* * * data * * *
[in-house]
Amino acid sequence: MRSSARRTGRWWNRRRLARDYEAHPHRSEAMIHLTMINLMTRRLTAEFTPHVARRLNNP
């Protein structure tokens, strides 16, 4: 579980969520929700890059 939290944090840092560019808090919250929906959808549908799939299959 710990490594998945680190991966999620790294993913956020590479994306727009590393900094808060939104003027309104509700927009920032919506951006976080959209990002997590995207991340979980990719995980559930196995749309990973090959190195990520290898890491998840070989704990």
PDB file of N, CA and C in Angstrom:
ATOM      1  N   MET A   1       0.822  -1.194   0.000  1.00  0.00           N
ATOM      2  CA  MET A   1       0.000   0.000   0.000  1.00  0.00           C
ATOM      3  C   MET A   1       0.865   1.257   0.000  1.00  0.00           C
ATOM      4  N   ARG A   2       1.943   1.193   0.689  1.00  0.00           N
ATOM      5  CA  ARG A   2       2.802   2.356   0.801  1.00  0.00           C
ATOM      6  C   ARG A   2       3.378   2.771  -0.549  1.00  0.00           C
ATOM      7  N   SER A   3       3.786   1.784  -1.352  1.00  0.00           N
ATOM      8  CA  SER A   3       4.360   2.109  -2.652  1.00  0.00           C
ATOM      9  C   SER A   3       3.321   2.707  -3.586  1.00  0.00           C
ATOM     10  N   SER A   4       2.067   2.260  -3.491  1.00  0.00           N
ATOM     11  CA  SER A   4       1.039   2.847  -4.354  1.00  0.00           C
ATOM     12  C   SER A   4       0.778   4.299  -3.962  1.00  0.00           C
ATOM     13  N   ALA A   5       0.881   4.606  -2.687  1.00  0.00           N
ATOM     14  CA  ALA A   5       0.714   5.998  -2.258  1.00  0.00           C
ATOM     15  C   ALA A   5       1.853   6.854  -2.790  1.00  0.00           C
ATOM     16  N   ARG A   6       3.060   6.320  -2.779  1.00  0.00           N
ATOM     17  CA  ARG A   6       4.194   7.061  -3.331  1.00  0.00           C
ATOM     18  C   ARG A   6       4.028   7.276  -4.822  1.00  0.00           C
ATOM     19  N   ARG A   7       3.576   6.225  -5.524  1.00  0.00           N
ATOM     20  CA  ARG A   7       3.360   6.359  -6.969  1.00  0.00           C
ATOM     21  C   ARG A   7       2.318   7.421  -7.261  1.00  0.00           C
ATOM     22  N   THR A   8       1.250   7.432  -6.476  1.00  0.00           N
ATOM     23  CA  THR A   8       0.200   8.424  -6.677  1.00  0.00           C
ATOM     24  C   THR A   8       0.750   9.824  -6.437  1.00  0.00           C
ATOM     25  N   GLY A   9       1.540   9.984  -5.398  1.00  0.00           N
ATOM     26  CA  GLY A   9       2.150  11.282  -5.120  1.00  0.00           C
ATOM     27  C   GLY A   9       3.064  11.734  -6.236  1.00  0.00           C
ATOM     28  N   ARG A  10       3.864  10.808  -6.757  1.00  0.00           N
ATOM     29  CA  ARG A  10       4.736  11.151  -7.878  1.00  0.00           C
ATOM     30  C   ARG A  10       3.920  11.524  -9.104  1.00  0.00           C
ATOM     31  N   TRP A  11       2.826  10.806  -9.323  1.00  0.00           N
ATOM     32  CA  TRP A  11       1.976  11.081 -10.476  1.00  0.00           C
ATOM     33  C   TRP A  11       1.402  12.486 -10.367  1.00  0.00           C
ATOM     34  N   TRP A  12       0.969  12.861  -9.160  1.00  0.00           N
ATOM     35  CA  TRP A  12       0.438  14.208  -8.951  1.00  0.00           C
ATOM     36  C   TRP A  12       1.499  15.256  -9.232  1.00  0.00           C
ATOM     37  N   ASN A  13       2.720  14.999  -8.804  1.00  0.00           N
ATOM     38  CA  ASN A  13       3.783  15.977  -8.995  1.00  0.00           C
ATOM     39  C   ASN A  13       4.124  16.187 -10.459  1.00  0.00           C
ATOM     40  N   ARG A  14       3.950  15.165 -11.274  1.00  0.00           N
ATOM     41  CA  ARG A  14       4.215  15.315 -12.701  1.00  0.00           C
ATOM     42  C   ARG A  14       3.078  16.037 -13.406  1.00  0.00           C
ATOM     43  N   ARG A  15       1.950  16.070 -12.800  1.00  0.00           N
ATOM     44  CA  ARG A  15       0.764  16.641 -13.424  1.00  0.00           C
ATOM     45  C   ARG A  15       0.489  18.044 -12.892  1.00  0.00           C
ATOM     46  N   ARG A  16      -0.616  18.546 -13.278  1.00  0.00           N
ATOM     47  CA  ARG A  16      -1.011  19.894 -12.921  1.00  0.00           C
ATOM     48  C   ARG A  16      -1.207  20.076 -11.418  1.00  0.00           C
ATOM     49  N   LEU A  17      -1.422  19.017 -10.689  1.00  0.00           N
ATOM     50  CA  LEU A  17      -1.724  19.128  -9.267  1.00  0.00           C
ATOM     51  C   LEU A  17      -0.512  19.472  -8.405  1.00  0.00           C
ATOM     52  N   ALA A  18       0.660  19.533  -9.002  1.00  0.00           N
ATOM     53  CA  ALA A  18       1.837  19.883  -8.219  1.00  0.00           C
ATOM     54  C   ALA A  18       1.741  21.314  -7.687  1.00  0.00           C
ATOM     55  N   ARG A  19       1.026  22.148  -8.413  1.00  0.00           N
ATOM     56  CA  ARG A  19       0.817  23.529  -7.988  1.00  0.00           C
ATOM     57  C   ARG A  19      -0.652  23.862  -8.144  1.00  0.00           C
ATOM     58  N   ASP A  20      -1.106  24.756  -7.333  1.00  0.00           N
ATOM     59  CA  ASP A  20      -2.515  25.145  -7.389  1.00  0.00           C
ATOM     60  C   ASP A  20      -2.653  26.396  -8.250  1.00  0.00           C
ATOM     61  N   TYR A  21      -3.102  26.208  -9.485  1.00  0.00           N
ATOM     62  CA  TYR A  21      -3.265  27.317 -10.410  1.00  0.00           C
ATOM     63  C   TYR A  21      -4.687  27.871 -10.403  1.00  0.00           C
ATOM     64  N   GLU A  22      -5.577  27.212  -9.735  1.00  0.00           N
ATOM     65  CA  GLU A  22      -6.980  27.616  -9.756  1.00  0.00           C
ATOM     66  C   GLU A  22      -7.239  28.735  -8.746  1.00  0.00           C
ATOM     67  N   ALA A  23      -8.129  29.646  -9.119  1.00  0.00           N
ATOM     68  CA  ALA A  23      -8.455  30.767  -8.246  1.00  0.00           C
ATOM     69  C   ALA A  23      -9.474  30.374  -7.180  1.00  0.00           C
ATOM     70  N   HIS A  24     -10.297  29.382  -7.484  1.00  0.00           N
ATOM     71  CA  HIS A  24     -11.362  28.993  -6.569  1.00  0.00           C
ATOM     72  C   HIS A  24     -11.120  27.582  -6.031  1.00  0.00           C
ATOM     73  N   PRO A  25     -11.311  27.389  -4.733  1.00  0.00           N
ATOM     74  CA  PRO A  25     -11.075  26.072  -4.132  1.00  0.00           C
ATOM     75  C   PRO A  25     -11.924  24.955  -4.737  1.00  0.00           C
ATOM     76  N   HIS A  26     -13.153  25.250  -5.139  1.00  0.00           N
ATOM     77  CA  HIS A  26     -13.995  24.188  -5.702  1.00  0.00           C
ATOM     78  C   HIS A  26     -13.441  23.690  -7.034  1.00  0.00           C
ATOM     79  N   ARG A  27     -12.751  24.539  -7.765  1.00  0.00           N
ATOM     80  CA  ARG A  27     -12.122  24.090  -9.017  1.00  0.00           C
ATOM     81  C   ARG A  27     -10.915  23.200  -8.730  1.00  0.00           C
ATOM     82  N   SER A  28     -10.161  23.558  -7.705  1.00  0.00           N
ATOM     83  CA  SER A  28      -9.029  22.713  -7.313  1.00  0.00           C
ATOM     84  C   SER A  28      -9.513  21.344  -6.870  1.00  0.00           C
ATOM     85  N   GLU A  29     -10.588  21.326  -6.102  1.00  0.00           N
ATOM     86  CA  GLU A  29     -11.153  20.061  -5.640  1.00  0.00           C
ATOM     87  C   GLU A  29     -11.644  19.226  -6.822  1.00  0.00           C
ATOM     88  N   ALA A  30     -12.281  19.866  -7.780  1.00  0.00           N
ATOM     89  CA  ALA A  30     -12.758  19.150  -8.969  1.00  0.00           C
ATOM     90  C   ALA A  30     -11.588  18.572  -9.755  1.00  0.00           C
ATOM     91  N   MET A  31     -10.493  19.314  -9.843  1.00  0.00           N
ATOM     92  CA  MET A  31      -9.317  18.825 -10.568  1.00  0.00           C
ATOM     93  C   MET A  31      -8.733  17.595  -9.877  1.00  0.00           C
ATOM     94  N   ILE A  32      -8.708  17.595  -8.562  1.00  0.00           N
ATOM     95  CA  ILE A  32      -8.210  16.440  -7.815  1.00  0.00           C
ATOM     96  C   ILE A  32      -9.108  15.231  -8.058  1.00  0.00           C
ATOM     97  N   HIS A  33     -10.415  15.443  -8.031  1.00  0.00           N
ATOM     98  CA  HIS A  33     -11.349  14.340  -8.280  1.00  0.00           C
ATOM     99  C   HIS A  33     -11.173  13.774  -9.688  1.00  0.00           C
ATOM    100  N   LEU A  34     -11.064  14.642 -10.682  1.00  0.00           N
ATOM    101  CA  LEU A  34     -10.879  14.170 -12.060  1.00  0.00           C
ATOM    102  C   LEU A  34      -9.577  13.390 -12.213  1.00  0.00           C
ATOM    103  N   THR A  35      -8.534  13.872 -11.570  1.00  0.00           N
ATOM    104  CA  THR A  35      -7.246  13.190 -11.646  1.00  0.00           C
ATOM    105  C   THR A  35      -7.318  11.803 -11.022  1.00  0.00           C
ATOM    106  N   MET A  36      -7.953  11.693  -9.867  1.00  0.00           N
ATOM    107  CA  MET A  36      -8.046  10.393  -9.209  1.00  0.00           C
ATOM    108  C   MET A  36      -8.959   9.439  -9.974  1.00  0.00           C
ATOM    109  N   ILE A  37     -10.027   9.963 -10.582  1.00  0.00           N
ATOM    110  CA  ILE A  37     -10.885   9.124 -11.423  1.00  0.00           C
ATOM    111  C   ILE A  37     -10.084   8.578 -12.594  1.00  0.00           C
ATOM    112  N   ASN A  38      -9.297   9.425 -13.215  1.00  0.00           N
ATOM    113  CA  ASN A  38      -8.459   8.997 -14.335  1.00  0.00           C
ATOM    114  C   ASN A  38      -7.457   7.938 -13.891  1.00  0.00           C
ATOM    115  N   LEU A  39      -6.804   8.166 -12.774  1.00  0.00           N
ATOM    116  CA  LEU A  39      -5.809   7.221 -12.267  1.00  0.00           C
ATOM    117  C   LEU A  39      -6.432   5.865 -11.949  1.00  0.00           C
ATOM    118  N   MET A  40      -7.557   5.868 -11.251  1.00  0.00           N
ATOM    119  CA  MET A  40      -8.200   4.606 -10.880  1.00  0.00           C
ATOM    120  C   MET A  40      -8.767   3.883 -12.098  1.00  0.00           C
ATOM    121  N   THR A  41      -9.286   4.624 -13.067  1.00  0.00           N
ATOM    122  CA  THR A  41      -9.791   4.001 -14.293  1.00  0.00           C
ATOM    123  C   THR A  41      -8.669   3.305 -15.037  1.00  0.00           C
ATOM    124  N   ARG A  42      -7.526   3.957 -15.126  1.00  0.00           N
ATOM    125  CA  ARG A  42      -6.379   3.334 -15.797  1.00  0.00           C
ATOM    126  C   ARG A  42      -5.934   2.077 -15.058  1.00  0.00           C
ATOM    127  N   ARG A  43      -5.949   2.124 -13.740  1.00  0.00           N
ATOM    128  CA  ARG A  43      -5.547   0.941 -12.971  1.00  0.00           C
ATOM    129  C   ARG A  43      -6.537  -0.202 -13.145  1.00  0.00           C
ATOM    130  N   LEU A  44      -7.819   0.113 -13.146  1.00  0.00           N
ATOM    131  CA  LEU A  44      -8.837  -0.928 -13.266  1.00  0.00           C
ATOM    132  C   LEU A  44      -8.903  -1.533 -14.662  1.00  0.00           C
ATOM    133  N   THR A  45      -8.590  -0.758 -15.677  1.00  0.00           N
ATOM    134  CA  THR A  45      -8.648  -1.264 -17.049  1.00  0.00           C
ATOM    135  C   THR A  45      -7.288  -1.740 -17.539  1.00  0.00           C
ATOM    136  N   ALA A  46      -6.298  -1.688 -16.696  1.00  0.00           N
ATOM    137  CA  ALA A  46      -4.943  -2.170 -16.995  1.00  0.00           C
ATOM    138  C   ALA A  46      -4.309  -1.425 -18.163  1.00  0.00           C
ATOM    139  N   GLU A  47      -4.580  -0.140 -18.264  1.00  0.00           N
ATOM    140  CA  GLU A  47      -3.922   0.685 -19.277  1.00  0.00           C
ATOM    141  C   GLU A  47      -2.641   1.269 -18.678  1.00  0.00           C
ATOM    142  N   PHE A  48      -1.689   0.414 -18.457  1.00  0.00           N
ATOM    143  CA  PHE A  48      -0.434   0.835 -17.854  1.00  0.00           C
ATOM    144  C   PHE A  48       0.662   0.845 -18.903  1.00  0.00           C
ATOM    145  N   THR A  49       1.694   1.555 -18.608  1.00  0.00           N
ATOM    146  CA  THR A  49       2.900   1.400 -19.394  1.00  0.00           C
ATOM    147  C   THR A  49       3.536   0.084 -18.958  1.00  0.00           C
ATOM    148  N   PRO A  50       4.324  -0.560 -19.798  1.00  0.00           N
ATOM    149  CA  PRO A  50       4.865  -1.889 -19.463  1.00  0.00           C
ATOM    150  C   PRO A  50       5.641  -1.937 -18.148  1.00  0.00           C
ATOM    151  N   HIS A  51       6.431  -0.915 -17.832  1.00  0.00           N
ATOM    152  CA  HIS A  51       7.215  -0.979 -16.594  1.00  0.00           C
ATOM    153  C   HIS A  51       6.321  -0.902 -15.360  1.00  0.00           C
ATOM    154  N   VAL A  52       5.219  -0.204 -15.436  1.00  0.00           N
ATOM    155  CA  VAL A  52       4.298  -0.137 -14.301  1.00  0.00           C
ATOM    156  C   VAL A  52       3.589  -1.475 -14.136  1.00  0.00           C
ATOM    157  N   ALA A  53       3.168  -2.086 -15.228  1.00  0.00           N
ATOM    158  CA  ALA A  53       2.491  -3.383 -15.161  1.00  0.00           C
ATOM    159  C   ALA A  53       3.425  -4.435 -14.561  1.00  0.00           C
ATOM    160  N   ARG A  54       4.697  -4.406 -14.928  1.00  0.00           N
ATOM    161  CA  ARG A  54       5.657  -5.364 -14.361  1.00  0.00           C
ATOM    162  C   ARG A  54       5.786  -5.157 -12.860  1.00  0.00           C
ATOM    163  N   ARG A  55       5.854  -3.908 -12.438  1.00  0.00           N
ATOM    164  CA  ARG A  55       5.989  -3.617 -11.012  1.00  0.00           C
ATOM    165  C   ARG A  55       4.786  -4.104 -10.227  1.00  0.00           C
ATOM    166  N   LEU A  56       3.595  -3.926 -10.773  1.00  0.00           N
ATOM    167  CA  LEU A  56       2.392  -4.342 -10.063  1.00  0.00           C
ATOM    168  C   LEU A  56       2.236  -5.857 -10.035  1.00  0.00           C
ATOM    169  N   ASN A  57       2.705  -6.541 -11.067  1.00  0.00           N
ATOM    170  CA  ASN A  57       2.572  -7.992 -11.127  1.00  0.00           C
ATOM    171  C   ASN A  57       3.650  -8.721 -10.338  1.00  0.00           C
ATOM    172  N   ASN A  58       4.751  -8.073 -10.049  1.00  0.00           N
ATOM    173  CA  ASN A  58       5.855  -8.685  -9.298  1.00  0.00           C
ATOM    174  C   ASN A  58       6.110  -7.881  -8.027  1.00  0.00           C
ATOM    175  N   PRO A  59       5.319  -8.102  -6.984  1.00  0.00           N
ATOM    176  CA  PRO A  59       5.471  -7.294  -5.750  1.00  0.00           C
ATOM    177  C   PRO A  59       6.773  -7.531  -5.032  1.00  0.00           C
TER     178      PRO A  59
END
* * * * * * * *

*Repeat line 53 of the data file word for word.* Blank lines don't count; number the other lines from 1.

ATOM     49  N   LEU A  17      -1.422  19.017 -10.689  1.00  0.00           N